Dwindling Heroes

Military reunion planner Bud Galow faces a sad problem each time he prepares for his World War II battleship USS Tennessee reunion. Instead of having a “problem” of accommodating more people, he loses people each reunion. His mailing list has dwindled over the past 10 years, in fact, the late June reunion drew only 160 of the 200 people expected. Dwindling numbers doesn’t prevent remaining members from having a good time reminiscing when they get together.

The group formed a lifelong bond almost six decades ago. The USS Tennessee was the only ship of four to escape sinking at Pearl Harbor December 7, 1941. Less than four years later the crew survived another disaster when they were struck squarely by a kamikaze plane and caught fire in waters off Okinawa. In both instances lives were lost and others affected for life. One member is still scarred by burns received 55 years ago. They are all grateful to have survived their struggles.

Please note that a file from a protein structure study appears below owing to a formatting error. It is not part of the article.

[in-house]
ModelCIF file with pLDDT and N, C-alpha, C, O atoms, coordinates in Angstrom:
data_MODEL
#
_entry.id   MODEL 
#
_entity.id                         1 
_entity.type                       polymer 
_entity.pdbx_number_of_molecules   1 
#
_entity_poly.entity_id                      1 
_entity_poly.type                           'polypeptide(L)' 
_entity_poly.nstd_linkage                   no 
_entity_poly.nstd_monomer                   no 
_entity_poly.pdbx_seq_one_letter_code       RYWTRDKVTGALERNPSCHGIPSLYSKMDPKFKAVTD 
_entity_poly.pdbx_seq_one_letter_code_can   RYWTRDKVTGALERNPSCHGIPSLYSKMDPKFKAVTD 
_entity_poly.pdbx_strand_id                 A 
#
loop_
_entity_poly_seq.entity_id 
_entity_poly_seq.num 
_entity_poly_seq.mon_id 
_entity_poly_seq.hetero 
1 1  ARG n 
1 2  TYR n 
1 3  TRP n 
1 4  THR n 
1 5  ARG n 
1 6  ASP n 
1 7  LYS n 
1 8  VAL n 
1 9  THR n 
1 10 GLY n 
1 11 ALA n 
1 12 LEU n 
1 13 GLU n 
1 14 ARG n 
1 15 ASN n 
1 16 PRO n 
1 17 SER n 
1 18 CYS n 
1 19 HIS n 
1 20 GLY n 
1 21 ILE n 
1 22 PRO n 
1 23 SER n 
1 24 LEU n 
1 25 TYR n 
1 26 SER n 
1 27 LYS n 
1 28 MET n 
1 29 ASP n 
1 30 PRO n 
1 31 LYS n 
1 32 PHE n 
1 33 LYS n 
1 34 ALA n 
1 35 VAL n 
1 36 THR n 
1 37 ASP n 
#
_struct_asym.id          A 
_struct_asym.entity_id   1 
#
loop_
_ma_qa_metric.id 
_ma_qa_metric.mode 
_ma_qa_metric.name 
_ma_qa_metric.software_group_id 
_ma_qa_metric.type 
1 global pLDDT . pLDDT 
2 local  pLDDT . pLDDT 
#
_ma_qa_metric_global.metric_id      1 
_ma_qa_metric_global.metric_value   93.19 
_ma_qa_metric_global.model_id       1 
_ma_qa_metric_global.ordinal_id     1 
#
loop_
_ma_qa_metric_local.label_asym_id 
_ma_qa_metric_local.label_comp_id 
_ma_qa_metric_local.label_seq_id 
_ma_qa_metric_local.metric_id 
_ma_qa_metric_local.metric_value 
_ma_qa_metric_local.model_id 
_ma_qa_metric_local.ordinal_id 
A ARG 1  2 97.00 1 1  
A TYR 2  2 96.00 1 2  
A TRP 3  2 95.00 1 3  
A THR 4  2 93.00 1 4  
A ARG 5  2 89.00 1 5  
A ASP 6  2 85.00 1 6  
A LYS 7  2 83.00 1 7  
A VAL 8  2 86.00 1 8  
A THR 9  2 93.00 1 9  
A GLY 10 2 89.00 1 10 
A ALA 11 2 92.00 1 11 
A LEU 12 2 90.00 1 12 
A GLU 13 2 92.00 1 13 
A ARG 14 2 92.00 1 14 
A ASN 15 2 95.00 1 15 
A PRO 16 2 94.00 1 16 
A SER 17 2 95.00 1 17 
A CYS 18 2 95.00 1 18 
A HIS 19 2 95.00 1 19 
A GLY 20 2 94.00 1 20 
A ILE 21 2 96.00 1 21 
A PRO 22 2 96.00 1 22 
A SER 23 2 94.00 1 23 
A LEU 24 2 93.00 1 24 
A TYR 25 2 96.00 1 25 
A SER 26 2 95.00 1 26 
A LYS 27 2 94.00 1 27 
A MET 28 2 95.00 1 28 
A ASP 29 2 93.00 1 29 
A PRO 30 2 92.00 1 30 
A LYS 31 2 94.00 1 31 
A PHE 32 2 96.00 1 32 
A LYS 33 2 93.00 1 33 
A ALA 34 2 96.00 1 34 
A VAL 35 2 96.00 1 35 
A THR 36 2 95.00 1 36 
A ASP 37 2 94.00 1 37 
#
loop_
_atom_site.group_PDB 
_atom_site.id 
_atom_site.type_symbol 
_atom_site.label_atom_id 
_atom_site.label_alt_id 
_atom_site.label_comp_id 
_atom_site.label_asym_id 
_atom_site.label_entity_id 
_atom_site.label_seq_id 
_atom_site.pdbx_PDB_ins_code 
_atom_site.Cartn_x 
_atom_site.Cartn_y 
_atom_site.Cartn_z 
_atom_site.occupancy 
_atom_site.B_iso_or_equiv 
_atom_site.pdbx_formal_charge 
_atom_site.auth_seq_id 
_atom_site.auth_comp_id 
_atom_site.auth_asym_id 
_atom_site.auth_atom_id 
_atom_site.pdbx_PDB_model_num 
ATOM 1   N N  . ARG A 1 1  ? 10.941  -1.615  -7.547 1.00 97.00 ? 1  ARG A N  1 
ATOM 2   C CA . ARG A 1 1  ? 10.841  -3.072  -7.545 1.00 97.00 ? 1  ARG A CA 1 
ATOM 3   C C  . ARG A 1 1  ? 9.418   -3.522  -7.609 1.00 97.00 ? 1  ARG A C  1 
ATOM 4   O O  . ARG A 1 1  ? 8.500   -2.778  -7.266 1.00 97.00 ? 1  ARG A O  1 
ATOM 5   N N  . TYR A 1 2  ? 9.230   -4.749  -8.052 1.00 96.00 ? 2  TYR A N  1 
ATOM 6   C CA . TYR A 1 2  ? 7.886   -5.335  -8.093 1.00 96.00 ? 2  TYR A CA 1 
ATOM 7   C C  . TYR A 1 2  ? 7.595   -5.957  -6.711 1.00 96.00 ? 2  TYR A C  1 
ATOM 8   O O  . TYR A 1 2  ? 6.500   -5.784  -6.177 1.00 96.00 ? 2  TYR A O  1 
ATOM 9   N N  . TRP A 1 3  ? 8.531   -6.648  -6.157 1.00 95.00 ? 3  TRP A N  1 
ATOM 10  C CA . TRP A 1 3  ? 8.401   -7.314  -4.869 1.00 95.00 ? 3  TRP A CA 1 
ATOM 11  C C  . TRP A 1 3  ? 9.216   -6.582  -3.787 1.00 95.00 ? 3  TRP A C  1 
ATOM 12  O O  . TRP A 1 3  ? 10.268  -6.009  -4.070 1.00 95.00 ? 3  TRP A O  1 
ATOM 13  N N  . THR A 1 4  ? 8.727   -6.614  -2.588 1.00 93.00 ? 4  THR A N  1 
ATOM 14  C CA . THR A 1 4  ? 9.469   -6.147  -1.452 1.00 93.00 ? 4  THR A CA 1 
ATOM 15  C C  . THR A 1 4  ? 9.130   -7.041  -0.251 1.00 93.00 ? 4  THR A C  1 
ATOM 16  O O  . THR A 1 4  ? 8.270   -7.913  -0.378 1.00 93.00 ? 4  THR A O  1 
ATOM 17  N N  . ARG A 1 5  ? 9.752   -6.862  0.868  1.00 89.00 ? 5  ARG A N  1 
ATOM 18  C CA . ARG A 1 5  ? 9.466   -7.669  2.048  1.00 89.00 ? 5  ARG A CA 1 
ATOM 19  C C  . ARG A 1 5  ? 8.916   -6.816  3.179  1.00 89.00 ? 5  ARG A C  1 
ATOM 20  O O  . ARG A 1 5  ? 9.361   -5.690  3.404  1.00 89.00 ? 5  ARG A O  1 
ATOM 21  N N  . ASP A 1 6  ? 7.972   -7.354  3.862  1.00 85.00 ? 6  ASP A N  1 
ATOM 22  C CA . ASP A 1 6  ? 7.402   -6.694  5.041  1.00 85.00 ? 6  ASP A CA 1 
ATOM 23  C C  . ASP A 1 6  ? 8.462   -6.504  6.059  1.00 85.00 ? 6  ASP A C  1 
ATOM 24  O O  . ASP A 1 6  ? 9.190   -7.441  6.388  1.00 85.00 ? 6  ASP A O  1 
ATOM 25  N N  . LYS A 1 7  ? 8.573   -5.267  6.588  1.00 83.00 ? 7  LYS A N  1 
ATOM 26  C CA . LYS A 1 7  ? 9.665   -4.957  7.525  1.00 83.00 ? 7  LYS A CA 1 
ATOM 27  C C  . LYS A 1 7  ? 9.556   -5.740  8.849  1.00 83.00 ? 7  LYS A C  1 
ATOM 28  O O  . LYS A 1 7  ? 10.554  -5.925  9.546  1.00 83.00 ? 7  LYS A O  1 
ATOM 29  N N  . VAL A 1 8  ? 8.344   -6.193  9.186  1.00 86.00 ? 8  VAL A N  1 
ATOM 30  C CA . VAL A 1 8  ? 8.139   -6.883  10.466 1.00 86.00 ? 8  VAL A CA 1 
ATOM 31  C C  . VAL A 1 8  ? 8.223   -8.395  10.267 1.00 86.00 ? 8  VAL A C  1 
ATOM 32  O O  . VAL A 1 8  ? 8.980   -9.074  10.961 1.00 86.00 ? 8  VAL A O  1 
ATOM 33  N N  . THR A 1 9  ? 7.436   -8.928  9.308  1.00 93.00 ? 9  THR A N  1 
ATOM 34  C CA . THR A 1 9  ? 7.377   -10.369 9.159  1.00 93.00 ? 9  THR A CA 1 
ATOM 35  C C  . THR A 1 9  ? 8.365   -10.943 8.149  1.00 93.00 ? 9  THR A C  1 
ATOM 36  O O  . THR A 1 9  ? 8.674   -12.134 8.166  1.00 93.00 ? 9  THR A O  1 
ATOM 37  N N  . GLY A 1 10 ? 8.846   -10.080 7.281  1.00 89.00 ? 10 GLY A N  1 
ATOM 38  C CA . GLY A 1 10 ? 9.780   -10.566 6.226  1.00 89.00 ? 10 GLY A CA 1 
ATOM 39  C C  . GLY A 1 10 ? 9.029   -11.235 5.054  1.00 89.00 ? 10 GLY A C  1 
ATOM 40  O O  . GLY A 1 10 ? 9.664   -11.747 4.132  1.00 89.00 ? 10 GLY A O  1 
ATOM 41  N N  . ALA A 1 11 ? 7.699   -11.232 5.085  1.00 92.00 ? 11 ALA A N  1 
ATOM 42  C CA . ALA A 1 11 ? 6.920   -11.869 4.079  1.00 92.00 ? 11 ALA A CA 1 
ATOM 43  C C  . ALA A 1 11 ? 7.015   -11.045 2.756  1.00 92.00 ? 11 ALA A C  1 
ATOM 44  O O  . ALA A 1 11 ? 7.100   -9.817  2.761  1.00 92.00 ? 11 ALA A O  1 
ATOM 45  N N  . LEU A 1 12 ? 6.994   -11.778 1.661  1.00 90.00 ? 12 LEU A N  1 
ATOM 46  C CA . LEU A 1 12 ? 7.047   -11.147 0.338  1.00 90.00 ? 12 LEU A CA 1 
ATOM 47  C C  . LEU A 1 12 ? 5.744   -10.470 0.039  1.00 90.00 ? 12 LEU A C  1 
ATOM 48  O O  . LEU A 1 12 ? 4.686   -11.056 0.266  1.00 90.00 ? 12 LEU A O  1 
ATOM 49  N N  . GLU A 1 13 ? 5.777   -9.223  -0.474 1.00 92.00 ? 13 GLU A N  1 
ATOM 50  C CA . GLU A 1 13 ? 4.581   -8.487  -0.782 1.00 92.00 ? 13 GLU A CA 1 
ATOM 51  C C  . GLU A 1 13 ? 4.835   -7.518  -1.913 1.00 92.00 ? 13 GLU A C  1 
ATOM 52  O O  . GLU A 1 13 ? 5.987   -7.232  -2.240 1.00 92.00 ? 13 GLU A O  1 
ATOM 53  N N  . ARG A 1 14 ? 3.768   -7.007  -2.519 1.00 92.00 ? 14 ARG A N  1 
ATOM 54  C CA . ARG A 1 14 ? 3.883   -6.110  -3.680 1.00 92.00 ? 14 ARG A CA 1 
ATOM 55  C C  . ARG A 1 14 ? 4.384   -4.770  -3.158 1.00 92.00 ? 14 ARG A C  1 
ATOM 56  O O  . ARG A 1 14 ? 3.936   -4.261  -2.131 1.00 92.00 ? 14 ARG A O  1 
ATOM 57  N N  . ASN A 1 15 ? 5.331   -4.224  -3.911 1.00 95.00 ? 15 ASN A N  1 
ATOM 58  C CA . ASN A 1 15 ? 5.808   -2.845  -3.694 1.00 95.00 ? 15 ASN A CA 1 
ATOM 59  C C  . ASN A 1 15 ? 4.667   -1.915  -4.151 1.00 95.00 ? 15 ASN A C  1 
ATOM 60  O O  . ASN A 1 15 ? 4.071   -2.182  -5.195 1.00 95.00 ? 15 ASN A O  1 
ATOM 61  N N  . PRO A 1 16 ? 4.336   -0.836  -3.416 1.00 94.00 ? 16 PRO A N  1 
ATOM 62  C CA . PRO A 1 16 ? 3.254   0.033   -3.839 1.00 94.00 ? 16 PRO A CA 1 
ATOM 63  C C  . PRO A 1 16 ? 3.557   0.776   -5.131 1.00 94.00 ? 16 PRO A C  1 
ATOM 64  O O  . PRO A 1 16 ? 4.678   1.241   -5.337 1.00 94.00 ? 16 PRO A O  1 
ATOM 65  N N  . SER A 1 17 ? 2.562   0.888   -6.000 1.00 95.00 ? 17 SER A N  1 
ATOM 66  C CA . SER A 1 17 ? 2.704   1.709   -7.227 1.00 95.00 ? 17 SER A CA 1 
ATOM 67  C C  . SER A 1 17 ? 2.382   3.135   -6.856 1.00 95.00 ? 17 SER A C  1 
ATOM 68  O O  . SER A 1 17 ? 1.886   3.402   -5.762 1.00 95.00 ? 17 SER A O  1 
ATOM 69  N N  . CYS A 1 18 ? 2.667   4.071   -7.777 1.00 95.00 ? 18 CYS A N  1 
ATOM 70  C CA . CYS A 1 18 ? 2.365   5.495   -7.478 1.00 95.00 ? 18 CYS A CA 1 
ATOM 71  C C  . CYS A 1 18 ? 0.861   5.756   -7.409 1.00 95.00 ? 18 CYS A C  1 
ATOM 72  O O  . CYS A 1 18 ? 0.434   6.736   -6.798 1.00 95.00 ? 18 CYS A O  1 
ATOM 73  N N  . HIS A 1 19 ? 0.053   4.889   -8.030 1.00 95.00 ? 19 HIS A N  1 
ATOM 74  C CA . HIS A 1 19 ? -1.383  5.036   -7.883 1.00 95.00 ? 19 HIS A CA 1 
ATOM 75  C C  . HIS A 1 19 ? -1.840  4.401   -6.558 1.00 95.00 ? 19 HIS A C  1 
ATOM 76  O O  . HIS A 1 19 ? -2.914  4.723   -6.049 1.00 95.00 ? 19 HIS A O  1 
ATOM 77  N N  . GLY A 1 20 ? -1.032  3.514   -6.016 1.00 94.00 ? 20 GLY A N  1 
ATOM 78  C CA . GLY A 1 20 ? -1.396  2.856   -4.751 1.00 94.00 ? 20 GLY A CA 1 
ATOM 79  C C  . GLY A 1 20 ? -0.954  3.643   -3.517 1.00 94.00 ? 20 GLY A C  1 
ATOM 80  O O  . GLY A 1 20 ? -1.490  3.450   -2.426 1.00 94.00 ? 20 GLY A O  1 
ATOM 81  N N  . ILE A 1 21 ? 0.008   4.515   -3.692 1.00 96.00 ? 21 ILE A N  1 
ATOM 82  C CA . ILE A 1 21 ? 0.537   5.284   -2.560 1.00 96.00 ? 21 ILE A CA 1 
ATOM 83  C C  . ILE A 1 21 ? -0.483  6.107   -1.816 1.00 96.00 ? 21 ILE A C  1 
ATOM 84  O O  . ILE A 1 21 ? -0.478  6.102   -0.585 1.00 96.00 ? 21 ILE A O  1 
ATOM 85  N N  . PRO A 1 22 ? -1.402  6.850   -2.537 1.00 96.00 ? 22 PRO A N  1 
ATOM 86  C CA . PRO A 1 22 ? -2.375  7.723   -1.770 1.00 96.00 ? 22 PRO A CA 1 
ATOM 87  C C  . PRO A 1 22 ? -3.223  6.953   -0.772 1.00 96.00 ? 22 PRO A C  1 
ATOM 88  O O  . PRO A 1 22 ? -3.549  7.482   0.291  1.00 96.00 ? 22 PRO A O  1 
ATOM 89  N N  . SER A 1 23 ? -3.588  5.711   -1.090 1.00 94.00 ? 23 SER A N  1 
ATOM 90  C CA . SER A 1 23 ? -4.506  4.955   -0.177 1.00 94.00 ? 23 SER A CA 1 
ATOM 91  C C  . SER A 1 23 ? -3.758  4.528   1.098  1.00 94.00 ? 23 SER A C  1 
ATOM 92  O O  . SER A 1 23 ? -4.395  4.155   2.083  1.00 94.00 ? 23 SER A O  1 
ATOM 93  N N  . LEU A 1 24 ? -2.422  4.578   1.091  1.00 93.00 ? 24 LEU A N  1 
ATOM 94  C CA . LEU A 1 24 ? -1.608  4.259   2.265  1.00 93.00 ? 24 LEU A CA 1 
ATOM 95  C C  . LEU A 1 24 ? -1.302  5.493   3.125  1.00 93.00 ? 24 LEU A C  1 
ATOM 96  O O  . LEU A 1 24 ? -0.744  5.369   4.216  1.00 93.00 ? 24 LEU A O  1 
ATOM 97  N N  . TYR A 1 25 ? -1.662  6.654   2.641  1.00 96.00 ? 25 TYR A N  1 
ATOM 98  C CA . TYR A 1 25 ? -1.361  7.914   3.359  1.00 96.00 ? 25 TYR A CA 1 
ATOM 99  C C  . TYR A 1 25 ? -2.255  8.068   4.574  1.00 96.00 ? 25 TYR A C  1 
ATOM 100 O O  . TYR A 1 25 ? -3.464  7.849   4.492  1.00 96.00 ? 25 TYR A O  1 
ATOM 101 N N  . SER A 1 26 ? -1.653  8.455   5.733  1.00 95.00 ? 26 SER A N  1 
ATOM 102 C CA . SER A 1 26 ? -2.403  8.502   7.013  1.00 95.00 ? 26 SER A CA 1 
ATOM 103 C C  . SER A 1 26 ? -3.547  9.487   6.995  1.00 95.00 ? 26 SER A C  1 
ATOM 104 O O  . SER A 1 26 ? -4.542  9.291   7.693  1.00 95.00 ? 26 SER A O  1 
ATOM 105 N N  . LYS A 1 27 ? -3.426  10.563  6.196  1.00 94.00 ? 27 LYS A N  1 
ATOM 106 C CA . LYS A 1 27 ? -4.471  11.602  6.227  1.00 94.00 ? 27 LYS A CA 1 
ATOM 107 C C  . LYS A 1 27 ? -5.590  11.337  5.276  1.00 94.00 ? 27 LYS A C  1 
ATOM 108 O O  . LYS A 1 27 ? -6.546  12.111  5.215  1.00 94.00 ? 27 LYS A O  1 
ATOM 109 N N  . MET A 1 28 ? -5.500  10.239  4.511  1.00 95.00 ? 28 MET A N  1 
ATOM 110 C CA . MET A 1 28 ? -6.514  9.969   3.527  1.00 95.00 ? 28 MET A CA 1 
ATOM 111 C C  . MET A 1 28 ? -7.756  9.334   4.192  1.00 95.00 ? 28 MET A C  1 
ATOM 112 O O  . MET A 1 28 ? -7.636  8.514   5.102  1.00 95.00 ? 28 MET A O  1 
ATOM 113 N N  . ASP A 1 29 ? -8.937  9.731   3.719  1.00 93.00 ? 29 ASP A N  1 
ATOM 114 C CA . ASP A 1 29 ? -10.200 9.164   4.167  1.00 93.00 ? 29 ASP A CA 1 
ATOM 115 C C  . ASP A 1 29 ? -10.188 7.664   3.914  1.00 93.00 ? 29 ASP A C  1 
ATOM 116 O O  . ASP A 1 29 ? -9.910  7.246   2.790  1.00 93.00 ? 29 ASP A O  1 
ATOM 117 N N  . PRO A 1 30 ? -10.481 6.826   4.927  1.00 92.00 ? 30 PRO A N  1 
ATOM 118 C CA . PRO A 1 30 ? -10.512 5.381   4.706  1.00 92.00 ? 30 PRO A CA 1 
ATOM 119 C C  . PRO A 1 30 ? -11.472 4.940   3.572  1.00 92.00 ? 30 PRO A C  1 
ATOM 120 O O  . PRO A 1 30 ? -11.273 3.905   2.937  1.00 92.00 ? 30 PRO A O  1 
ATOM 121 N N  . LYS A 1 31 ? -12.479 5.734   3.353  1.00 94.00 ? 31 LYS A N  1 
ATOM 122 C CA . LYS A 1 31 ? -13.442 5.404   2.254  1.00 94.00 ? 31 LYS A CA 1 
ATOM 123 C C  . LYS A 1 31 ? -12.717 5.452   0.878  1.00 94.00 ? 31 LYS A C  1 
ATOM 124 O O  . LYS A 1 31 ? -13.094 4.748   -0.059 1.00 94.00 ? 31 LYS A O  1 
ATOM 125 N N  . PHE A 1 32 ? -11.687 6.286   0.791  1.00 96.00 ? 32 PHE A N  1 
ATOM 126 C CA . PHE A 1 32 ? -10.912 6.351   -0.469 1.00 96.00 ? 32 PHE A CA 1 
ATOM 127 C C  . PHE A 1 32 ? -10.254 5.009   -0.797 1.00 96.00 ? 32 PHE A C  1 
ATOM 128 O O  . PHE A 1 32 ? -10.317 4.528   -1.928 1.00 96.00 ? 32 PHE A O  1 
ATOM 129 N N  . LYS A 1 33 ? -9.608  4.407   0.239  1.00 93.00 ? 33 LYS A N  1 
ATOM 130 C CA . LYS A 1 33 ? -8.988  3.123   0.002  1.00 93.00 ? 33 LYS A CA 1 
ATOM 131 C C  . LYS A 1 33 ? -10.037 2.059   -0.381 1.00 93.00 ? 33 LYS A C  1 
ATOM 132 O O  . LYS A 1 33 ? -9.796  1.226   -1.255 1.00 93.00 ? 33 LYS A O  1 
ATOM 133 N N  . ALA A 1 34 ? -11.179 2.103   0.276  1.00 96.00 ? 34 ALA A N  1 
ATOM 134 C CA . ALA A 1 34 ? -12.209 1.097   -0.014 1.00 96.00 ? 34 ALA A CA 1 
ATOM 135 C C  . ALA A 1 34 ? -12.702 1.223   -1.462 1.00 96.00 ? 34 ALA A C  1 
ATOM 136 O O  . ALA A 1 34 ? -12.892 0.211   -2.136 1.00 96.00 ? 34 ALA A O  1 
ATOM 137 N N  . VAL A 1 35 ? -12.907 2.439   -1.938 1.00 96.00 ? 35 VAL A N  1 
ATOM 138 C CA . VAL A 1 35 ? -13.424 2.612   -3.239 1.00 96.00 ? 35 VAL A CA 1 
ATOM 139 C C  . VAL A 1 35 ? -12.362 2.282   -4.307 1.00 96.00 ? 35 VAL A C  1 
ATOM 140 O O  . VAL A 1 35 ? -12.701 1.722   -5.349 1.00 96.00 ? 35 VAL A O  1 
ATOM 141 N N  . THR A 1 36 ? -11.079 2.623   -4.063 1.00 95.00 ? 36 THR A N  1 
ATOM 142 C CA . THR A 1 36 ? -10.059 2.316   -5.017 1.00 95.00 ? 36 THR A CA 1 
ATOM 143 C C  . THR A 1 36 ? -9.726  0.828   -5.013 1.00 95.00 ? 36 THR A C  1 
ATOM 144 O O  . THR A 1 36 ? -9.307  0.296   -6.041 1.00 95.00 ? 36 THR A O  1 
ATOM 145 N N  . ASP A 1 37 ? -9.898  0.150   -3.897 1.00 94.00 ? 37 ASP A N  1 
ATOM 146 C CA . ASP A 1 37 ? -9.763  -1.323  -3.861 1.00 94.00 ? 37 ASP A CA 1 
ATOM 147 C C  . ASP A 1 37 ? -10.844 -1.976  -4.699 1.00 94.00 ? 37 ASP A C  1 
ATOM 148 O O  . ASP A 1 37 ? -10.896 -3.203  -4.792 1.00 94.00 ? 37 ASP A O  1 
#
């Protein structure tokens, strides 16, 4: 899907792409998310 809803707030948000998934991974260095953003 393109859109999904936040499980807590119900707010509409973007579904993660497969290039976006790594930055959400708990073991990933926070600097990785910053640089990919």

At this year’s reunion the group took a bus tour of war memorials around Washington DC, including the US Navy Memorial to honor fallen friends. Brooks Breece, a former marine, led the tour and kept the mood light with jokes and quiz games. He realizes these men and women can’t cover as much ground or stand heat as they once did, so his tour has minimum-exertion, but maximum sightseeing.

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